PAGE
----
Brain power

The practice of “embodied intelligence”

An intriguing paper by Daniel Ludevig makes the bold claim that embodied knowledge can “unlock innovation, creativity and intelligence in business”. However, this isn’t embodied knowledge as traditionally interpreted by knowledge management (a type of knowledge where the body knows how to act, such as riding a bicycle), but a collective, physical experience that is claimed to change individual perceptions of others.

Ludevig uses dance and movement exercises to “explore [how] to establish connection with others or [understand] the rhythm of a particular organization” and to “experience deep truths about … communication and leadership styles”.

Ludevig further claims that “embodied practices … allow participants to [understand] that real innovation, fresh thinking and new ideas originate in the margins, rather than the center of any system or where our attention is usually focused” and that by using the “embodied practice of learning to listen to the collective whole, participants often also find that they are able to better listen and speak on behalf of the collective group in the subsequent dialogue and back at the workplace”.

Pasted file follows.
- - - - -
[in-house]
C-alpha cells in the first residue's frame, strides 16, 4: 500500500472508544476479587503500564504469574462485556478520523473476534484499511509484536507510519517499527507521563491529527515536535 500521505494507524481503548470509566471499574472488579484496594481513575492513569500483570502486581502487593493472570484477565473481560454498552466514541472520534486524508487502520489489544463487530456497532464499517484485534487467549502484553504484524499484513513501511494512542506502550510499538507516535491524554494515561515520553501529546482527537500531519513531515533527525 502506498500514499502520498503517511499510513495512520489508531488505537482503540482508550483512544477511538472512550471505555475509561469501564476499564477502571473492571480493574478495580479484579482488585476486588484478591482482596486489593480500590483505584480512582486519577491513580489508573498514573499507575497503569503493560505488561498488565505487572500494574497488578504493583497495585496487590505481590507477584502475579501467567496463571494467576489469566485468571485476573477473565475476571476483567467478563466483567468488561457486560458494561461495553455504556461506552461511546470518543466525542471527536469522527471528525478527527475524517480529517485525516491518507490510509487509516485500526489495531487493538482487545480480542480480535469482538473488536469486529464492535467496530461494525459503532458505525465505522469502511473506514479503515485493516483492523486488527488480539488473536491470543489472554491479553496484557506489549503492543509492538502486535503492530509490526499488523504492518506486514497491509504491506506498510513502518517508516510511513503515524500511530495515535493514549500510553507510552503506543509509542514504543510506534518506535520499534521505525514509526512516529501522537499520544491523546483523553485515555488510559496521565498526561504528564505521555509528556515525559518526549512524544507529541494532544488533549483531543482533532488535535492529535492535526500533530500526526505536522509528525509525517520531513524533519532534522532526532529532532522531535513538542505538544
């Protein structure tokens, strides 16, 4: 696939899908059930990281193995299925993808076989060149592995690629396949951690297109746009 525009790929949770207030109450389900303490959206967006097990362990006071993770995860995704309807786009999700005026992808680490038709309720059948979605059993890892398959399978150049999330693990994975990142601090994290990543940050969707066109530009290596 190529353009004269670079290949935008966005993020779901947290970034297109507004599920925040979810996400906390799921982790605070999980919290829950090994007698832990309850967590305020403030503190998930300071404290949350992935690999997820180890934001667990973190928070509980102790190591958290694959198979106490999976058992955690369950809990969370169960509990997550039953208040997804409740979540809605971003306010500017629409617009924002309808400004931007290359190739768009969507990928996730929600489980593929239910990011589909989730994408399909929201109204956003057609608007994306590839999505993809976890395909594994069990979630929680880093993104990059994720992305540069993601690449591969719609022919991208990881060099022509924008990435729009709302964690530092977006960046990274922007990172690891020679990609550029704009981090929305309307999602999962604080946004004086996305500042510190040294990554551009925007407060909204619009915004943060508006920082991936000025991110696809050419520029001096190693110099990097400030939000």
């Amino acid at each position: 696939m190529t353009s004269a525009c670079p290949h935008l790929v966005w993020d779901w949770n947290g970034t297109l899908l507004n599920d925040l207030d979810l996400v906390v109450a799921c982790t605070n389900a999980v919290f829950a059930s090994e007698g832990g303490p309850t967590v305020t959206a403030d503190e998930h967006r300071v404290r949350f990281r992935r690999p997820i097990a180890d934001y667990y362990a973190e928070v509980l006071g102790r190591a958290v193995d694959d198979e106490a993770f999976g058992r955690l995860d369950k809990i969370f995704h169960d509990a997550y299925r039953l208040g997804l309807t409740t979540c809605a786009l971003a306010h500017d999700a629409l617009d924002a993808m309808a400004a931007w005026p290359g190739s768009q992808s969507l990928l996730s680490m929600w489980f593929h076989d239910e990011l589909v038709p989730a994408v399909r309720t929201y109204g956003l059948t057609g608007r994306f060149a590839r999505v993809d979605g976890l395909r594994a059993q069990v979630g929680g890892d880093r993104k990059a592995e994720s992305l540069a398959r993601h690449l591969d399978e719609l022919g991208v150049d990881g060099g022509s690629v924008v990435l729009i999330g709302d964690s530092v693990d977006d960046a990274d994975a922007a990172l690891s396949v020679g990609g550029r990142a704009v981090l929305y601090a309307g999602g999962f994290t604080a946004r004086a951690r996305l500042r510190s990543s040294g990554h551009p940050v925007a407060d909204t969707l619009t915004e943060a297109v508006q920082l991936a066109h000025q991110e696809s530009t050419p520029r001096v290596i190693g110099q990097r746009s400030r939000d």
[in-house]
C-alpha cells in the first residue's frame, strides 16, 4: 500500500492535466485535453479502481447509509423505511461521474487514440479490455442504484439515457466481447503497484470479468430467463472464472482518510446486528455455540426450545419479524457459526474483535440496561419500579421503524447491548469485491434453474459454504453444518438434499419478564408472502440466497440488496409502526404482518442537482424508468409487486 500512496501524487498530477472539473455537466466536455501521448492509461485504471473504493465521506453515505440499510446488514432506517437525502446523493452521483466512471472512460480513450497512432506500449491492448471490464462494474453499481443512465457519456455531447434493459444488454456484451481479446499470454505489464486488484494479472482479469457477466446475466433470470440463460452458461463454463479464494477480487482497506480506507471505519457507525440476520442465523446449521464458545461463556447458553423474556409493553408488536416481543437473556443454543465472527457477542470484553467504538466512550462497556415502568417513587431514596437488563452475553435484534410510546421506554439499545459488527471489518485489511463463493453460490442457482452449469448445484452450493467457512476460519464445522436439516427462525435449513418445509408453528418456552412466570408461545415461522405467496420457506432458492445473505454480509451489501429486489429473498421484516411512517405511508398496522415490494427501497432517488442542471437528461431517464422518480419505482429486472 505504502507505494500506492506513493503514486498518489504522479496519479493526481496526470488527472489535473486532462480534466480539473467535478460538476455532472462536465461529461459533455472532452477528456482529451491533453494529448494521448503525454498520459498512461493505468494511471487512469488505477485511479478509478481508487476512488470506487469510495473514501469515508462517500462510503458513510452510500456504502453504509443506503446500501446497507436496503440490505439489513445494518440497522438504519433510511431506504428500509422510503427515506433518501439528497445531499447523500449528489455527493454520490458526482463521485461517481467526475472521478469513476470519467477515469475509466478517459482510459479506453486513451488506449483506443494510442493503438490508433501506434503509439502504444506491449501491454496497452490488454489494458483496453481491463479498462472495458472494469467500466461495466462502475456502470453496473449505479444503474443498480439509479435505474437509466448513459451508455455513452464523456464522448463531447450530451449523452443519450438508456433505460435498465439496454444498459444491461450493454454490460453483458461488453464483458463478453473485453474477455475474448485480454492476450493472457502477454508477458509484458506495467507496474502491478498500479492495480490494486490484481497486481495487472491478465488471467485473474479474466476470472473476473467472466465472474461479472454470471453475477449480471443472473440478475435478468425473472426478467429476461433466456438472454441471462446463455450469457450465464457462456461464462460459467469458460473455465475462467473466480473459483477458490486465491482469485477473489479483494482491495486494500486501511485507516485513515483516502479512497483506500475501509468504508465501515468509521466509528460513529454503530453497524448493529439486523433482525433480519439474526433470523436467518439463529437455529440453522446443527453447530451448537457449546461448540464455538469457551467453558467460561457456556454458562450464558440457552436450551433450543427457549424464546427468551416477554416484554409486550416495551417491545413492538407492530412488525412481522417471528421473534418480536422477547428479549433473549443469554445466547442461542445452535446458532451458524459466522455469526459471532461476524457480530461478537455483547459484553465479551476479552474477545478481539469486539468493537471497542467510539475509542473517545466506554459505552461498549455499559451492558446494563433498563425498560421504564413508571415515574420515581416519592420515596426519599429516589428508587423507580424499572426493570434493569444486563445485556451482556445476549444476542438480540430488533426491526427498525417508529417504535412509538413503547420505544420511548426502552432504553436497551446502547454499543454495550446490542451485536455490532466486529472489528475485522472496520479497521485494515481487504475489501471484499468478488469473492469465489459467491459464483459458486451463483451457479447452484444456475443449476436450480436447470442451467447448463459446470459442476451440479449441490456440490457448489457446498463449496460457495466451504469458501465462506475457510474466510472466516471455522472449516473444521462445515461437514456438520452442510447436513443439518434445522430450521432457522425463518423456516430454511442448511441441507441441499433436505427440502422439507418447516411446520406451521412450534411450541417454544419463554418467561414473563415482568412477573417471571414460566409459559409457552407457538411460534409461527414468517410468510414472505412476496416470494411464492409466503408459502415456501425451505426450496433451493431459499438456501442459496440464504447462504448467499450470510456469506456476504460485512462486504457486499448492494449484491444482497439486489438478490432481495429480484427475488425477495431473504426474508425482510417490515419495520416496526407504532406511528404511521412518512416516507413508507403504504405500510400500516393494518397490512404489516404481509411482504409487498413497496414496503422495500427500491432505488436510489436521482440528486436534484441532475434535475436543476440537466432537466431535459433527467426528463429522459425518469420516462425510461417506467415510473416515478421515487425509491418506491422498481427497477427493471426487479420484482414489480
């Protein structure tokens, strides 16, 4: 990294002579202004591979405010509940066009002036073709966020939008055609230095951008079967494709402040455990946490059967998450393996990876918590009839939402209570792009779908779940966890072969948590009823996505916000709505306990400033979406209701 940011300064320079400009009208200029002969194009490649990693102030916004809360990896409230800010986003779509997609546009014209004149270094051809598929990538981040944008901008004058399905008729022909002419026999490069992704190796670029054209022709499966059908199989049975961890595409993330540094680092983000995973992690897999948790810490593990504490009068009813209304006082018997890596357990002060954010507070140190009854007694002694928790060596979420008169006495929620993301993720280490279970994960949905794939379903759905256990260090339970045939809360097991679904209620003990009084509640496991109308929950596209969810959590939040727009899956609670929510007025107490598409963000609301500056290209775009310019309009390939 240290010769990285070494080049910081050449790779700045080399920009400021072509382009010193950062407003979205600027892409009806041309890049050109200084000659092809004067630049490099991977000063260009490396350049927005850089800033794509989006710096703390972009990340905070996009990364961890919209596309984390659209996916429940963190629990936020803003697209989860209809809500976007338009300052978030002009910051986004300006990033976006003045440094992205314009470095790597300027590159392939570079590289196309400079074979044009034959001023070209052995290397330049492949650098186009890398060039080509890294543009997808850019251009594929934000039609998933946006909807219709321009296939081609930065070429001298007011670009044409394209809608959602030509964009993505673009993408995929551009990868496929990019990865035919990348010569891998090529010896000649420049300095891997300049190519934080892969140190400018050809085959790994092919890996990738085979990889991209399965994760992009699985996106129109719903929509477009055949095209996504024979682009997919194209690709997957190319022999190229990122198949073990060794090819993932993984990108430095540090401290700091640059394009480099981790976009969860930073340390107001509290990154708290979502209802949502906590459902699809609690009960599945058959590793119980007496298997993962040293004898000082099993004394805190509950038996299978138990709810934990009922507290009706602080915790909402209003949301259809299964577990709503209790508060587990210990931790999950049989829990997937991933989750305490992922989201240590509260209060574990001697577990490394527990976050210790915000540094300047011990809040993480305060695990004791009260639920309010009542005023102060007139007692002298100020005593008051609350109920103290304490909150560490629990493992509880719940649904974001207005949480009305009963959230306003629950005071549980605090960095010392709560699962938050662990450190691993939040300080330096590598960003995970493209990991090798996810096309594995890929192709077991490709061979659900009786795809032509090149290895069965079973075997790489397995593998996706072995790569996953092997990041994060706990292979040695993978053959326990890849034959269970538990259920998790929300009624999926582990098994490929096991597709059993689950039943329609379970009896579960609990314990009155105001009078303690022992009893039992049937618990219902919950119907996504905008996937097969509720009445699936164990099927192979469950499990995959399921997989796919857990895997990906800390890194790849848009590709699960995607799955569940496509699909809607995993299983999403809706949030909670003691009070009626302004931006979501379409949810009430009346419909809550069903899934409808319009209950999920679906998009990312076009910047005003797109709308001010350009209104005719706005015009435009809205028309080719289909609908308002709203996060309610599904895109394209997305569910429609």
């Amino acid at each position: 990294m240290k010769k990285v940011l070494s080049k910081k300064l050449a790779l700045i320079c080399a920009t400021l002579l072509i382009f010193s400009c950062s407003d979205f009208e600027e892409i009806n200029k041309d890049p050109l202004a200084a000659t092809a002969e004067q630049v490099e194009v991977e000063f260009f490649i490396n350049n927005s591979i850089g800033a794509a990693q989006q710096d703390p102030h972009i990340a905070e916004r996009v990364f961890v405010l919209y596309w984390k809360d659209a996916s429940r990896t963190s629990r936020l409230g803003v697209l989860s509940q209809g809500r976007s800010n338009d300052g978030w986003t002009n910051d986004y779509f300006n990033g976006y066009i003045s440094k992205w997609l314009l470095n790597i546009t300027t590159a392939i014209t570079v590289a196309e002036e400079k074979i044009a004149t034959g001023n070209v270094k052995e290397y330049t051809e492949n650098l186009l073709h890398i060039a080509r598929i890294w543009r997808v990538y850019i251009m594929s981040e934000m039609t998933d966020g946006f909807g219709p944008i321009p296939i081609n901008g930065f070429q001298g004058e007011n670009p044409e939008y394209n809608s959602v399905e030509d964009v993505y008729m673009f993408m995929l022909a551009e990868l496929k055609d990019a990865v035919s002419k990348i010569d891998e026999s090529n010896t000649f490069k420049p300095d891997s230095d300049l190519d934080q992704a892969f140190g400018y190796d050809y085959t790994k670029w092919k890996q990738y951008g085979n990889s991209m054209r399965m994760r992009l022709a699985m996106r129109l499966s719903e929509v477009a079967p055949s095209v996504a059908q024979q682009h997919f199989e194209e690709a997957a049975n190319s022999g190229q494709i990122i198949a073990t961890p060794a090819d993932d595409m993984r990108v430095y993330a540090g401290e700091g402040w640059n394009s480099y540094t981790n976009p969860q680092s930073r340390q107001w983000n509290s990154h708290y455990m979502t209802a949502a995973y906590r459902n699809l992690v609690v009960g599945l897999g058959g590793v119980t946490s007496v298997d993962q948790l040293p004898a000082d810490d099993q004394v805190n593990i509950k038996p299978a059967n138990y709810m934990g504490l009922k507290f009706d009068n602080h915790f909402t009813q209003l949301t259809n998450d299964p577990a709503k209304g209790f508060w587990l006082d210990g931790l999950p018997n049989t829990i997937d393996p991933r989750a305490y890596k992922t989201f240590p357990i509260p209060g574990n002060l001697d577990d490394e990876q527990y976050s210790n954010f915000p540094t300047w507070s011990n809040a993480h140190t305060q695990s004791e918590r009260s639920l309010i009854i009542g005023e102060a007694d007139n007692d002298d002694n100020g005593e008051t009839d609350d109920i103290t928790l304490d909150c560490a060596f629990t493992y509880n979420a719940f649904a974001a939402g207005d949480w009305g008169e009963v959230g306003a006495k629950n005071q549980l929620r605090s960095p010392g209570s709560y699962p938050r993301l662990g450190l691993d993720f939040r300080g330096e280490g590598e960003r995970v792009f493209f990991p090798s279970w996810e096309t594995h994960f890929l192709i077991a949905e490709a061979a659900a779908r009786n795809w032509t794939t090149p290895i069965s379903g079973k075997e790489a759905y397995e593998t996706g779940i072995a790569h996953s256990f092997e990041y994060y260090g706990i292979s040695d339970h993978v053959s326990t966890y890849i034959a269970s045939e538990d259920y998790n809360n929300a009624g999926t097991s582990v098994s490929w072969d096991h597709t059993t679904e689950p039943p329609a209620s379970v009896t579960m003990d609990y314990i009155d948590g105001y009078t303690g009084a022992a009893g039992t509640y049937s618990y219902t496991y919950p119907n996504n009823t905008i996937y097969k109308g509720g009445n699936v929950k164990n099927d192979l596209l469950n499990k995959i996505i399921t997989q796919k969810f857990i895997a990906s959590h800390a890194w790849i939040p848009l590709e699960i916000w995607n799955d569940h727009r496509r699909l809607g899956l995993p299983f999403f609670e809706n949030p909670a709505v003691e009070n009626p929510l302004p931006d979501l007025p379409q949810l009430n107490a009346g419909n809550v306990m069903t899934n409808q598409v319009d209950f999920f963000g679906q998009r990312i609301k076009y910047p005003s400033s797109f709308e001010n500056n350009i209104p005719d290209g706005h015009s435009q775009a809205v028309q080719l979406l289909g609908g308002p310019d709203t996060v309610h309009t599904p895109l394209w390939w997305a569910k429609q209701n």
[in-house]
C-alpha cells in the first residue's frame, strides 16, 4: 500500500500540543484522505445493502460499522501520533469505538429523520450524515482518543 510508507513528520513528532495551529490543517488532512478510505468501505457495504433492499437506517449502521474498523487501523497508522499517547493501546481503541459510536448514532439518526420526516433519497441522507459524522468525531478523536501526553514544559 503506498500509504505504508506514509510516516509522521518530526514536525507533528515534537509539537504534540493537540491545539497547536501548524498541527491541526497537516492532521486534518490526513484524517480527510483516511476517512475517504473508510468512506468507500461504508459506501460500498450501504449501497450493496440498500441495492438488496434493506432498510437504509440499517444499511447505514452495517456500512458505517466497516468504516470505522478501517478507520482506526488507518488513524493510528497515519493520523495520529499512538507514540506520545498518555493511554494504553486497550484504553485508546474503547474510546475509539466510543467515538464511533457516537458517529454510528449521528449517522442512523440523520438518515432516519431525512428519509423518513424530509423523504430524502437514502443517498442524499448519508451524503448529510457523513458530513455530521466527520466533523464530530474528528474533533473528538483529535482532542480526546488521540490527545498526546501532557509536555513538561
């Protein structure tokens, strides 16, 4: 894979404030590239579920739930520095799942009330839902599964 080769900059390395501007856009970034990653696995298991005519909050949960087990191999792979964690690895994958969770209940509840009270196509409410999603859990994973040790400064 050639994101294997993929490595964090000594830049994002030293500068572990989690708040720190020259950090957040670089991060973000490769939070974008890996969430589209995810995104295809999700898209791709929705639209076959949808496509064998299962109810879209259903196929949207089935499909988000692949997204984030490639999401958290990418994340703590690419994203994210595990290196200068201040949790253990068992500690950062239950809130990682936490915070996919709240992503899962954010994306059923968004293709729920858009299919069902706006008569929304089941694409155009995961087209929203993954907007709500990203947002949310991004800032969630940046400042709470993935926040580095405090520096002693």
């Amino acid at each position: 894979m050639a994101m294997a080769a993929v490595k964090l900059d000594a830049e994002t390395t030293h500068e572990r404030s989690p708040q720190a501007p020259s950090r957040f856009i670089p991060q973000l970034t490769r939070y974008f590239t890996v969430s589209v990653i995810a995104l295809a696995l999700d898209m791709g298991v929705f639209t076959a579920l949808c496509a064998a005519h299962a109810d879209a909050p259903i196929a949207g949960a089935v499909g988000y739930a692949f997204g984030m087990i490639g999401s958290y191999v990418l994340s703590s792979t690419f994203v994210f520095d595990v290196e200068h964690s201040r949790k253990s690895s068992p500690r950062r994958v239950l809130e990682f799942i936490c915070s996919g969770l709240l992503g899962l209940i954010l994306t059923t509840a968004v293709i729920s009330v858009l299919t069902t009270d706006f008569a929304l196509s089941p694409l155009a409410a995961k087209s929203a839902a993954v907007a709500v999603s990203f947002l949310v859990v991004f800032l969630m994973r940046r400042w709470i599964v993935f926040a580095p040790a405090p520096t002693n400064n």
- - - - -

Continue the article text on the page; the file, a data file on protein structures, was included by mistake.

Much of Ludevig’s language is overblown and over-hyped, and there is little tangible proof about the efficacy of his approach. However, the idea of knowledge being tied to physical experience is one that has seen a recent resurgence. As Ignatow explains, for many years memory and intelligence was thought to be “amodal”; that is, unrelated to the physical experience surrounding their acquisition. However, neuroscience research increasingly makes it clear that perception and conception are fundamentally interrelated:

… the simulation principle assumes that the original perceptual and bodily states are partially captured to represent the situation. Rather than creating a new symbolic level for conceptual purposes, representations of situations are captured as both conceptual and perceptual representations. Perceptions, sensations, and bodily and emotional states are disassociated from mental representations only later, as a secondary process of abstraction. In this way, knowledge is fundamentally “embodied.”

It is very plausible that being taught knowledge in such a fundamentally different way (ie through dance) would prove to be highly sticky and memorable. In many ways it is an extension of the principles of storytelling, where elements of emotion, novelty and surprised are combined to create highly effective memories.

Source: Journal for the Theory of Social Behaviour, Organizational Aesthetics

Stephen Bounds

Stephen Bounds is an Information and Knowledge Management Specialist with a wide range of experience across the government and private sectors. As founding editor of RealKM and Executive, Information Management at Cordelta, Stephen provides clear strategic thinking along with a hands-on approach to help organisations successfully develop and implement modern information systems.

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